I’m not entirely sure why it’s a favorite of mine, but for the past 40 years or so I’ve been in love with this place.
For those of you who aren’t familiar with this place (okay, I admit that’s probably most of you) Virginia City is a long-abandoned silver mining town hidden away in the barren, inhospitable Nevada desert. Located 6,000 feet above sea level the summers are so blistering hot you can hear your brain frying with winters that are mind-numbingly cold.
At its peak, 150 years ago, there was gold and silver in every hill. The poorest of prospectors were turned into millionaires overnight, and it was considered the richest city in America. It was here in 1863 that a young reporter from the local Territorial Enterprise newspaper first used his pen name Mark Twain. Yes, this place was THE place to live – the New York City of the West Coast! I’m not making this up – I promise.
These days, there’s just a few hardy residents who call this place home. During the summer, however, tourists flock the main street with its gimmicky shops – but that’s not the part of Virginia City I love.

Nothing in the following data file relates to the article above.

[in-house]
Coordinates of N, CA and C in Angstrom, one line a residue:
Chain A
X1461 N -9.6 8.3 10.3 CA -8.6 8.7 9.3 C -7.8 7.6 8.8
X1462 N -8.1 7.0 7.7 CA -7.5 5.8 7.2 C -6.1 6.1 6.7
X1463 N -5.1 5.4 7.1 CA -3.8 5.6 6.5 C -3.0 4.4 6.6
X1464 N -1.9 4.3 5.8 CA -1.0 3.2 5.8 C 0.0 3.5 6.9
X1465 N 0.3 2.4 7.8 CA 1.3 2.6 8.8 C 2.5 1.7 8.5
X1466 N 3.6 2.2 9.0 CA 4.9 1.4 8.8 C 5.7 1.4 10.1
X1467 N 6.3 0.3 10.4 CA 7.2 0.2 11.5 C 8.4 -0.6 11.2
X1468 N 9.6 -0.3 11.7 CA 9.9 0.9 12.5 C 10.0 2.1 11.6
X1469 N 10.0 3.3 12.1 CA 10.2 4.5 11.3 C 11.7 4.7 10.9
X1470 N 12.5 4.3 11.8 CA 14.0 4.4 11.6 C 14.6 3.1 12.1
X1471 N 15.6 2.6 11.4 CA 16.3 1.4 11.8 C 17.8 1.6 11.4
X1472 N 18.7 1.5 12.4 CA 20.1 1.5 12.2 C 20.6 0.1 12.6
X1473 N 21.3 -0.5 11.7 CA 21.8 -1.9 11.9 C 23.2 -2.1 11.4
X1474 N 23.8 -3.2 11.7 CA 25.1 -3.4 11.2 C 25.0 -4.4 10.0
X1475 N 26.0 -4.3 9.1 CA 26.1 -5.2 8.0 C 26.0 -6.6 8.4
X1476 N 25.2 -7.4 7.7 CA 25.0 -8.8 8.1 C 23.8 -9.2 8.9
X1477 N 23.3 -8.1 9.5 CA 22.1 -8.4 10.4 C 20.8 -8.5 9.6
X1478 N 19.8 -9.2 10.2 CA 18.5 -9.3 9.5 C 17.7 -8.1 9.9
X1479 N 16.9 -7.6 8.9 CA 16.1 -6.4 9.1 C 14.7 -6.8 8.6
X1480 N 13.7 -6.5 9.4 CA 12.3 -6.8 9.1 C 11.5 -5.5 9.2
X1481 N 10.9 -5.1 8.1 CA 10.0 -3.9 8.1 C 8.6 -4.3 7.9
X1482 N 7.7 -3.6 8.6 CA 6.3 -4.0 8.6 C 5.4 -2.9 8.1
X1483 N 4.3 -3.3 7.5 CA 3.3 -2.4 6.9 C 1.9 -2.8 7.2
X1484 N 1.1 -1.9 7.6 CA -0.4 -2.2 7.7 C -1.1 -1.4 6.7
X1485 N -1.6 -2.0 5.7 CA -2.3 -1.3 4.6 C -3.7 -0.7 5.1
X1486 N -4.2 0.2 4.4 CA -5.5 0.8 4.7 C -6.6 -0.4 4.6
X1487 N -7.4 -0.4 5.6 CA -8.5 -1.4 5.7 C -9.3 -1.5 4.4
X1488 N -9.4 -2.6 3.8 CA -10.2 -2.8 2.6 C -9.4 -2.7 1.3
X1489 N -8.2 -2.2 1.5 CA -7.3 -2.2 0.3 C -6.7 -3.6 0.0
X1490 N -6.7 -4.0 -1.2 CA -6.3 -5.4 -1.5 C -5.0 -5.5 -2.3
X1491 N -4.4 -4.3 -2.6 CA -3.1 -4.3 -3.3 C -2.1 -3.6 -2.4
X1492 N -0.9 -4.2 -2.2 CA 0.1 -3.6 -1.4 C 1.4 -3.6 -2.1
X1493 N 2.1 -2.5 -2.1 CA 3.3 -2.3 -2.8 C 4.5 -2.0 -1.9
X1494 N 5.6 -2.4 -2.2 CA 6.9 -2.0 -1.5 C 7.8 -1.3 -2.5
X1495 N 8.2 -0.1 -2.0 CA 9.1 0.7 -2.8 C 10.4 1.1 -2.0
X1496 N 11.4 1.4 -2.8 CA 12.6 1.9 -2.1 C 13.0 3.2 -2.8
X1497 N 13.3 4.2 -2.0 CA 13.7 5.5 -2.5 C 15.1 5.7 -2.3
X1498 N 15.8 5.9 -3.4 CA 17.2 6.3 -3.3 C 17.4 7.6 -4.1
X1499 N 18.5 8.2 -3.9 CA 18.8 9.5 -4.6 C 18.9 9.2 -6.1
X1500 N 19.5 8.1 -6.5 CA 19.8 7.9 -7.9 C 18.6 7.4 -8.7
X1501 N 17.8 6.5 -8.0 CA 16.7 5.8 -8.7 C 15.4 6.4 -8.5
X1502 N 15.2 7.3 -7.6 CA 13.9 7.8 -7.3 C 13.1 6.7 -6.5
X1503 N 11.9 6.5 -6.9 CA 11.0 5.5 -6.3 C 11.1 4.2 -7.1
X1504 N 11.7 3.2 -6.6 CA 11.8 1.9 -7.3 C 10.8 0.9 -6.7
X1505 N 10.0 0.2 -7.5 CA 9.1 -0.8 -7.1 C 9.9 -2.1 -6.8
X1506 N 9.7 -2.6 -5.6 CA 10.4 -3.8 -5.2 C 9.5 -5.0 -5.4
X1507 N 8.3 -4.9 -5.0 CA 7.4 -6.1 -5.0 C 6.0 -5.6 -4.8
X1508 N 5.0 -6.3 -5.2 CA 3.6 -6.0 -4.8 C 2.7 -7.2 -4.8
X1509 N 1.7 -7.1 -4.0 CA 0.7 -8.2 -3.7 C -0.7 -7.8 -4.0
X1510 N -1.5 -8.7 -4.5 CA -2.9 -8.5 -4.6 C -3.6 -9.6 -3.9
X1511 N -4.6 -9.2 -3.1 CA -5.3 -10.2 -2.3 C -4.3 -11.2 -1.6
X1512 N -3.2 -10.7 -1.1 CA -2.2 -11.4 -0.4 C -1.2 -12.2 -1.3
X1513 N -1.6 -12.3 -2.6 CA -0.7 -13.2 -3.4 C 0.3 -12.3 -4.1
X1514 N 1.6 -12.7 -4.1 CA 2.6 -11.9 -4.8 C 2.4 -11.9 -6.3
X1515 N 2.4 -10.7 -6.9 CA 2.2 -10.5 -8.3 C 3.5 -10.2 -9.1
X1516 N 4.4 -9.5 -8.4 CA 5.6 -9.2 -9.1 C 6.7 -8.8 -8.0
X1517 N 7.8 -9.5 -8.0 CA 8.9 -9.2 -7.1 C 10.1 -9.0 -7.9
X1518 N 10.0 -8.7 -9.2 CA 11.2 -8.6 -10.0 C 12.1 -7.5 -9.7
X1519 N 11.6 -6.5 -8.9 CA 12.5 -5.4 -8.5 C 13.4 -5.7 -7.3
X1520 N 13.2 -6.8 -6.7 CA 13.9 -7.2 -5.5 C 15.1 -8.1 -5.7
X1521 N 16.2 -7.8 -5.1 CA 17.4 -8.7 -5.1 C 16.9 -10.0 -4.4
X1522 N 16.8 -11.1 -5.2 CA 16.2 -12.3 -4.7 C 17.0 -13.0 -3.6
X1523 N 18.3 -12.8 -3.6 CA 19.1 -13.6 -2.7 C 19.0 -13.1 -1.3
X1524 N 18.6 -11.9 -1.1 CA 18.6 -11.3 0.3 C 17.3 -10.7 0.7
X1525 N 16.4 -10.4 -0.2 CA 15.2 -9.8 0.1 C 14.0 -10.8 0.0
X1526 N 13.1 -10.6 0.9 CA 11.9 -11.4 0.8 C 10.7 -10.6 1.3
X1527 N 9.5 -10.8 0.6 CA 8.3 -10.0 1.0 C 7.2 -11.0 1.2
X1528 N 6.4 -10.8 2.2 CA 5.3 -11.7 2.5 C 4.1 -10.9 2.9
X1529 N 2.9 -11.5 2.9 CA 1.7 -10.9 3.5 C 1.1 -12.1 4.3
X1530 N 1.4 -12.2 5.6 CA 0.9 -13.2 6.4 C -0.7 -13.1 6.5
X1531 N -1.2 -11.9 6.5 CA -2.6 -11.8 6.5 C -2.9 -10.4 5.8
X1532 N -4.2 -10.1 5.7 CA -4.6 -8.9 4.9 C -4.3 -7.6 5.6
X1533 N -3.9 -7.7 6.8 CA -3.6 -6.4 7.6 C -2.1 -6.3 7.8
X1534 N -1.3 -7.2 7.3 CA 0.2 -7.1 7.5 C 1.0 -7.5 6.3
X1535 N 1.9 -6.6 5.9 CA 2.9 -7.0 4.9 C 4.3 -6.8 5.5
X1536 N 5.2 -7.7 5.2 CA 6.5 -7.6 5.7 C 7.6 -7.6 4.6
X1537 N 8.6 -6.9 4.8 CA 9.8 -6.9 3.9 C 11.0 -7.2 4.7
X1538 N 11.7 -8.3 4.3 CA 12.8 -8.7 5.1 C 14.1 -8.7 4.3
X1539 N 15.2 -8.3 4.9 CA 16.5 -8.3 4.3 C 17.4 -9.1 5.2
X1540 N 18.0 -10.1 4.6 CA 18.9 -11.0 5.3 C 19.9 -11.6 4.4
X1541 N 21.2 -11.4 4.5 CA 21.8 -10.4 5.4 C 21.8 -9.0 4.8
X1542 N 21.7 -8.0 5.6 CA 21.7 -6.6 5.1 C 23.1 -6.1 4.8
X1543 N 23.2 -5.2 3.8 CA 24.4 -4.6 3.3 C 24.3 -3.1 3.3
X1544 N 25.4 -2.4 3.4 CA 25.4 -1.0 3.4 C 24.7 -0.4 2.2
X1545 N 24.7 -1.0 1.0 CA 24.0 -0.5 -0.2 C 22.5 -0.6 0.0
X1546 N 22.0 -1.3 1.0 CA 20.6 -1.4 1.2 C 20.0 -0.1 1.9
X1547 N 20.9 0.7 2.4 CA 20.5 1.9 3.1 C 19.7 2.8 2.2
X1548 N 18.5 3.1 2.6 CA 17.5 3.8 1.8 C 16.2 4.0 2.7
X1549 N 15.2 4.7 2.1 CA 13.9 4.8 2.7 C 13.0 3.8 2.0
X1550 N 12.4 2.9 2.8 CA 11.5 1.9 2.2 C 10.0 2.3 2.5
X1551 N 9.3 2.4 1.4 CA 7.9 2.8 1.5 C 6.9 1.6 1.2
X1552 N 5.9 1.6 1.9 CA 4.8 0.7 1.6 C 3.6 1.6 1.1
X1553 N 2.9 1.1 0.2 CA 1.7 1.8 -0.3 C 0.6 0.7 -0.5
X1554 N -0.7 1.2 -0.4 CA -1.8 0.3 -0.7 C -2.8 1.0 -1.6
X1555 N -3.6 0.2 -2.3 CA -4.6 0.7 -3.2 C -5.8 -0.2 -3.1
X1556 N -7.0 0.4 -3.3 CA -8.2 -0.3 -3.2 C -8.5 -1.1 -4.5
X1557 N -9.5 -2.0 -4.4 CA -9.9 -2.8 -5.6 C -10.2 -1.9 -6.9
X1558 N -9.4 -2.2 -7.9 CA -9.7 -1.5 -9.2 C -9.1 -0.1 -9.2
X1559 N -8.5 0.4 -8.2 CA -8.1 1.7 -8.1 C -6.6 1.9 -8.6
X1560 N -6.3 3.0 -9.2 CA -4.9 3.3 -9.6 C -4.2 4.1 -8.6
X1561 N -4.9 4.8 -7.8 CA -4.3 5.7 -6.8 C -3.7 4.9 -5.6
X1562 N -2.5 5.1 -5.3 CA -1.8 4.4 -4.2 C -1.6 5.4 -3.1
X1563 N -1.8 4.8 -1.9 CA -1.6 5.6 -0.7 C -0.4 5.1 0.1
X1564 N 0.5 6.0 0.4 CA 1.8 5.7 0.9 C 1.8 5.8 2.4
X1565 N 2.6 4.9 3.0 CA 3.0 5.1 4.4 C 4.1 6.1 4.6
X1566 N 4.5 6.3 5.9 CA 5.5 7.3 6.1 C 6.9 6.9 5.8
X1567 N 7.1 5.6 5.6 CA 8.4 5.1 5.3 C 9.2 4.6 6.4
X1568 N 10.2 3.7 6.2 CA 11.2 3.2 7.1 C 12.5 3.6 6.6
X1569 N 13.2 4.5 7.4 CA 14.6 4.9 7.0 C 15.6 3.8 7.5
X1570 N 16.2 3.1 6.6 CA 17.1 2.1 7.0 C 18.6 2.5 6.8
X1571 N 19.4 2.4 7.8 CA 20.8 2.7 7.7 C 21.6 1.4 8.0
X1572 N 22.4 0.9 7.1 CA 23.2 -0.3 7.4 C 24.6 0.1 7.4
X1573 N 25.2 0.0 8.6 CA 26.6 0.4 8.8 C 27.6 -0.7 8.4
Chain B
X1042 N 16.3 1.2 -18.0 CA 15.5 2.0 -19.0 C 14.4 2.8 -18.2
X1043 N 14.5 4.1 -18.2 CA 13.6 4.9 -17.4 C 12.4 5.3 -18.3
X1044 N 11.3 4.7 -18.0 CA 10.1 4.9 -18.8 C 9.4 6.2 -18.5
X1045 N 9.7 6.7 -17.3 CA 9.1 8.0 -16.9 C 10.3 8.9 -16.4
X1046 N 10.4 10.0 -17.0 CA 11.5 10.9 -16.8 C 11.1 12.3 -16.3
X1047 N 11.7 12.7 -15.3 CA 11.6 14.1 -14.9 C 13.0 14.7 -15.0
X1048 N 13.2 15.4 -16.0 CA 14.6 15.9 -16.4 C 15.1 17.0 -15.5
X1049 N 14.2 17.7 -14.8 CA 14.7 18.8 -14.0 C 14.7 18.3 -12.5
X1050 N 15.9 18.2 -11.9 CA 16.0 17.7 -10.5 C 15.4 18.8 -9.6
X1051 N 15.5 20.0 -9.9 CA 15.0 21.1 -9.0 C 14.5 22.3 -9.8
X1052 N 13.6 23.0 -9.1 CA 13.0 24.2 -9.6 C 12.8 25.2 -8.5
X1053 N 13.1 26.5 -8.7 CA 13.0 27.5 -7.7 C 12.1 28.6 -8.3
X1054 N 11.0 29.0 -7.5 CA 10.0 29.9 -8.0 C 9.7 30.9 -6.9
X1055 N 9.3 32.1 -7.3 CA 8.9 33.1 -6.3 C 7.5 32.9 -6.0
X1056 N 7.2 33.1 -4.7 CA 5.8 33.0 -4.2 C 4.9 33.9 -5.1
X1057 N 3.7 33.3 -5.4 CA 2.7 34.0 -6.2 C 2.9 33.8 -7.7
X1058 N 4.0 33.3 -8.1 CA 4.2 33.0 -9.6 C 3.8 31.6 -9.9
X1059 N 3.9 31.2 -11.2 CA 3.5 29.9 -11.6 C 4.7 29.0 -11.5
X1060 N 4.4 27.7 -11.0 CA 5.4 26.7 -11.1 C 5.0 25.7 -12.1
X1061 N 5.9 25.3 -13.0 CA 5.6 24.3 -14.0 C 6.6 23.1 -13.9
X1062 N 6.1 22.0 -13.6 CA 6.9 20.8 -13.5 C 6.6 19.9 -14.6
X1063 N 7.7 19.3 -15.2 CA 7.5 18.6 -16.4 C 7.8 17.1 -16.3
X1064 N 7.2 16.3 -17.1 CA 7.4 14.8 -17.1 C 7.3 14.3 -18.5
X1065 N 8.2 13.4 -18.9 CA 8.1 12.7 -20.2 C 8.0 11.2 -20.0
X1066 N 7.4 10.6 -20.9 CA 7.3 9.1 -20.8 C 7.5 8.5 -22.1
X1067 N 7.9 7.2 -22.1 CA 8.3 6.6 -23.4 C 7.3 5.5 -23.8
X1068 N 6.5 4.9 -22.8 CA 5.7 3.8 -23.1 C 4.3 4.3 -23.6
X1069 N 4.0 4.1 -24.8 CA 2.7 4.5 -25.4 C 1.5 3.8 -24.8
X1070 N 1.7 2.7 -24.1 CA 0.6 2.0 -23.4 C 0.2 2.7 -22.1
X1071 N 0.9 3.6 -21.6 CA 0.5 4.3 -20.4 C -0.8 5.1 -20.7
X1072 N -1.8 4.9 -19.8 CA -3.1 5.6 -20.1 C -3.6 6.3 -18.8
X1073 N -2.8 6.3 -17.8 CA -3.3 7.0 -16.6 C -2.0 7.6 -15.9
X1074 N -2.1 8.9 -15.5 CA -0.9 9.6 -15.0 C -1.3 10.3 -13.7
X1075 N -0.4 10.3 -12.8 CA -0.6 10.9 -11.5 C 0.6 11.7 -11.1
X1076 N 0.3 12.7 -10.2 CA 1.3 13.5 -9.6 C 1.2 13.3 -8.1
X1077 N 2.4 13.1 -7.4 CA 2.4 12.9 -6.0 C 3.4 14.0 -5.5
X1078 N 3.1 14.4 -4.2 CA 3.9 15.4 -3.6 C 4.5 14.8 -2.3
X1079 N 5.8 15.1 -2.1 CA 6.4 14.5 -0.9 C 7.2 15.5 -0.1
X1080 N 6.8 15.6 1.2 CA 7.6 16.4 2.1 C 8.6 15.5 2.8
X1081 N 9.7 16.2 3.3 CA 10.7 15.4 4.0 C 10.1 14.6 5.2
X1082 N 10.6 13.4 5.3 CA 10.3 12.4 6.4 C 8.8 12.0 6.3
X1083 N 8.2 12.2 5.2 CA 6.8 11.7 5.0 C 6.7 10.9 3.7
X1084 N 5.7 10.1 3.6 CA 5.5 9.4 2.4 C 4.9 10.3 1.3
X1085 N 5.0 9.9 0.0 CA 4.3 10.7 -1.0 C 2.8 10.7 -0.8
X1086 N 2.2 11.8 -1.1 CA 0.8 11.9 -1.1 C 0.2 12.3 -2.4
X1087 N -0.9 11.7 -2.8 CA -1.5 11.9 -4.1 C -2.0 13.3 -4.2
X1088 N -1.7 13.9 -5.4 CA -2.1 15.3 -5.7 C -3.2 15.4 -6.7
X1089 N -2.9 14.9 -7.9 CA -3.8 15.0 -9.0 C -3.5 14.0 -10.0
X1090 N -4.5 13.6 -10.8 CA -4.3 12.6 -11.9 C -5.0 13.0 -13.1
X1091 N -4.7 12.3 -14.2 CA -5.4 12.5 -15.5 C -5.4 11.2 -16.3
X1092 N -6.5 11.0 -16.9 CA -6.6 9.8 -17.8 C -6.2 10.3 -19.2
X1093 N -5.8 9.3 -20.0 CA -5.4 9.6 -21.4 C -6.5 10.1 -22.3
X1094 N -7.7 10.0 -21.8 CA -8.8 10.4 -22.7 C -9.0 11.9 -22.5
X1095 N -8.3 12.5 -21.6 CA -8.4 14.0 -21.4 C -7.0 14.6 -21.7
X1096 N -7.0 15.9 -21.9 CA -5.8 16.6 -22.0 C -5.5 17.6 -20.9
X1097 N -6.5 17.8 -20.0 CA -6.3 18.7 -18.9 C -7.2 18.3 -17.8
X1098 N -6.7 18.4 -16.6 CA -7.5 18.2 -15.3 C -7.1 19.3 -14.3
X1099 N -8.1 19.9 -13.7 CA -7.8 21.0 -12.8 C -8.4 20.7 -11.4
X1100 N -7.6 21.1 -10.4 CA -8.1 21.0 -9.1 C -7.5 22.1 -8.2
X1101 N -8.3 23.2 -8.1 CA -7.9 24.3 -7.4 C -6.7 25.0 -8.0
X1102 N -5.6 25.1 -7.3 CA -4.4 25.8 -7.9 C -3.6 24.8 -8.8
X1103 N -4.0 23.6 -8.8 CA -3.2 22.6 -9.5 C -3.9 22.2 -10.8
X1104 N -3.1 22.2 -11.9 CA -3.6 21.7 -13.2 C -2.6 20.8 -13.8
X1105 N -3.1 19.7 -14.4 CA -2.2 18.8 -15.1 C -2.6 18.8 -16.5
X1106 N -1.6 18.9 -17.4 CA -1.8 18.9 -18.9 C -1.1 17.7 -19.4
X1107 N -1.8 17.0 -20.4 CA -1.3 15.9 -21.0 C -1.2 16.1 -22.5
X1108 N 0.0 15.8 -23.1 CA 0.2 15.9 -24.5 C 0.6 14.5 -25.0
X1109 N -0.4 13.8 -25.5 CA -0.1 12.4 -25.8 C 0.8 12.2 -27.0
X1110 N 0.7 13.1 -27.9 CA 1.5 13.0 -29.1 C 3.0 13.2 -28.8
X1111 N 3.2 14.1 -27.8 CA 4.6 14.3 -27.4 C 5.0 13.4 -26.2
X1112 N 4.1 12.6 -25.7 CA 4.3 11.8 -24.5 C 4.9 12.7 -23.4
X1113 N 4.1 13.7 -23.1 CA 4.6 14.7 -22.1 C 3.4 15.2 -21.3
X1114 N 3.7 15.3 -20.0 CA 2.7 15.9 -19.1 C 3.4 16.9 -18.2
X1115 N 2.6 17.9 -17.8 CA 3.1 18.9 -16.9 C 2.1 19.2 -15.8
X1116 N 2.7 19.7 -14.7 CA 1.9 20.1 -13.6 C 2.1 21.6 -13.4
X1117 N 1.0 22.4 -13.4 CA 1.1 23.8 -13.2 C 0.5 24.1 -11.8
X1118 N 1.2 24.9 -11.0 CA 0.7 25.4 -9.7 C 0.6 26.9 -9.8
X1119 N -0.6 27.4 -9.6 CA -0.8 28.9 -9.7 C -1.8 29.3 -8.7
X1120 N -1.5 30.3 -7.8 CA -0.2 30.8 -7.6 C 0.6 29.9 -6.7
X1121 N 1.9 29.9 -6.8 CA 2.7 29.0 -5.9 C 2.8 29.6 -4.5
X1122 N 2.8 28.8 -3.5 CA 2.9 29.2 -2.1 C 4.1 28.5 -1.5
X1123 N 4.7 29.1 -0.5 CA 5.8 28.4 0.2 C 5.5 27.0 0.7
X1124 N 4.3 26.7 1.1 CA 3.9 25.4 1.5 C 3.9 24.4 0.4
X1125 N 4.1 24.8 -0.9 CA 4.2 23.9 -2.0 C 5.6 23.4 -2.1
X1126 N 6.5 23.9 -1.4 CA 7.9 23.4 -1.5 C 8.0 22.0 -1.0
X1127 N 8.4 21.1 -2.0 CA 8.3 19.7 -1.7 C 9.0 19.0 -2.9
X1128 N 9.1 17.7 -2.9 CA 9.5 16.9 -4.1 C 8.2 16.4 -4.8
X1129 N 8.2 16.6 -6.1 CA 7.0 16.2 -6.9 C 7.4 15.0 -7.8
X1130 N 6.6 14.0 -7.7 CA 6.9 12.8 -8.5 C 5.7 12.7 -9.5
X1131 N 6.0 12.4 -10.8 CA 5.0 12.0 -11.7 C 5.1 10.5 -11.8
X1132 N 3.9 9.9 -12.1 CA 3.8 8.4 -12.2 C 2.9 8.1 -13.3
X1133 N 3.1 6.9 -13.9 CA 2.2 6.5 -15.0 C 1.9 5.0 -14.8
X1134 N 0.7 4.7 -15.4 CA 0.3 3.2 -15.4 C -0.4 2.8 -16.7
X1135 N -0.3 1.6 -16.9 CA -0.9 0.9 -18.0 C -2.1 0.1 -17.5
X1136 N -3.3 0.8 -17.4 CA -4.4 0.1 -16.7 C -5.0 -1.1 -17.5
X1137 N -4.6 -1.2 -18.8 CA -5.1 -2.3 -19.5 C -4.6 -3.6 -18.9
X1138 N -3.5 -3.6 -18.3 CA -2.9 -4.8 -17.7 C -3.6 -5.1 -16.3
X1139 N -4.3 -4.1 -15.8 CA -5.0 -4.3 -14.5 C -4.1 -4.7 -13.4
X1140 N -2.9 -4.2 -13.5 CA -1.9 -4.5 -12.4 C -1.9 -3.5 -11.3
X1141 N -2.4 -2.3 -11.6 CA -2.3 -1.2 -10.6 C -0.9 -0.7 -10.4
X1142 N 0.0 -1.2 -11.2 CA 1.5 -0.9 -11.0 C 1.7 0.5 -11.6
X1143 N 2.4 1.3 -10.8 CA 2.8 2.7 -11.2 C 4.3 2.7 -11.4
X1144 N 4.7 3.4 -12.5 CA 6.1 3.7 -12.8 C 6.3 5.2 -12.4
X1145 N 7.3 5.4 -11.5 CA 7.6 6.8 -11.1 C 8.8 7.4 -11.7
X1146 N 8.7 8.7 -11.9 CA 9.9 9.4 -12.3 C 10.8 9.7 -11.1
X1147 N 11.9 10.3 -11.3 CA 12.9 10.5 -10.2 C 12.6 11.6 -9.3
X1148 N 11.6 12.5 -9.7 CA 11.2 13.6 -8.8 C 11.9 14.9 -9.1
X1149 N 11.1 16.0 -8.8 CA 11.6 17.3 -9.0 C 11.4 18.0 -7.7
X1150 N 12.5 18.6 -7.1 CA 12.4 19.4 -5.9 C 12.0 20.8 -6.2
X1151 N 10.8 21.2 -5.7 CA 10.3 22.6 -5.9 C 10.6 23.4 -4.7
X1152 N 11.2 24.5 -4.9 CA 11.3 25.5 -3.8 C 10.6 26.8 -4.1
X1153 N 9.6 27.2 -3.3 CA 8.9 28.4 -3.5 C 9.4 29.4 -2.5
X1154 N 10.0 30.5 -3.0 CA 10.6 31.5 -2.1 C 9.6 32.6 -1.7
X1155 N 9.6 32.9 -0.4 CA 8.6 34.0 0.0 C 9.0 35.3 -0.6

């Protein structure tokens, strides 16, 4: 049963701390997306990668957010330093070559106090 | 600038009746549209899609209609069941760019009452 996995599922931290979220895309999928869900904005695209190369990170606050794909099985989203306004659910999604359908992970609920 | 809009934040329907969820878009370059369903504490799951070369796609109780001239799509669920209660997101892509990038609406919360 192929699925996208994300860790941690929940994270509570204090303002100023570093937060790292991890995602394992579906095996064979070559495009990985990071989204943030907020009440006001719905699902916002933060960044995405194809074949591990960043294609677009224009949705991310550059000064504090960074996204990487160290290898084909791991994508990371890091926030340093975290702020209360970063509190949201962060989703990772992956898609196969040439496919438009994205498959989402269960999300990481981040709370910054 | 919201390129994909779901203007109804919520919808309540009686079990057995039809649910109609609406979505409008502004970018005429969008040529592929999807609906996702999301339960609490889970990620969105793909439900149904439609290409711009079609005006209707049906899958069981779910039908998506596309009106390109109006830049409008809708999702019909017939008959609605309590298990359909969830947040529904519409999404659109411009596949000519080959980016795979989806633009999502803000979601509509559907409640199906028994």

It’s the cemetery that lies just outside of town that fascinates me. And even though the cemetery lies still, its decay frozen in time, I can still see hints of beauty everywhere I look. It’s these remnants of beauty that have survived 150 years of total neglect, in the harshest of conditions, that grip my imagination.
Despite this area’s harsh, dry and unforgiving conditions, creative pioneers in the 1870s figured out a way to transport water deep in the earth to various locations throughout the cemetery – all in an effort to water the gardens they had planted there.
In fact, these types of cemeteries (aptly named ‘Garden Cemeteries’) are considered the forerunners of today’s municipal parks, once considered places to go for a ‘meditative promenade’ – a place to enjoy nature.
As one resident of the time wrote, this cemetery had a ‘manicured landscape, laced with soft grasses, planted trees and flowers’. Manicured – this place?
Shrubs like this massive lilac bush that someone had planted years ago next to this grave site.
Or these colorful, profusely blooming wildflowers and grasses
The incessant hum of cicadas and the quiet scampering of lizards were the only sounds in this lonely place, yet it was still so full of life (so to speak).
I’ve always wondered why this little child’s grave only has the words ‘Lucky’ engraved on it? Is it some sort of cryptic message, implying the child was lucky to have parted so early?
Since I’ll never know, I always make it a point to try and pick some flowers for this forgotten child’s grave.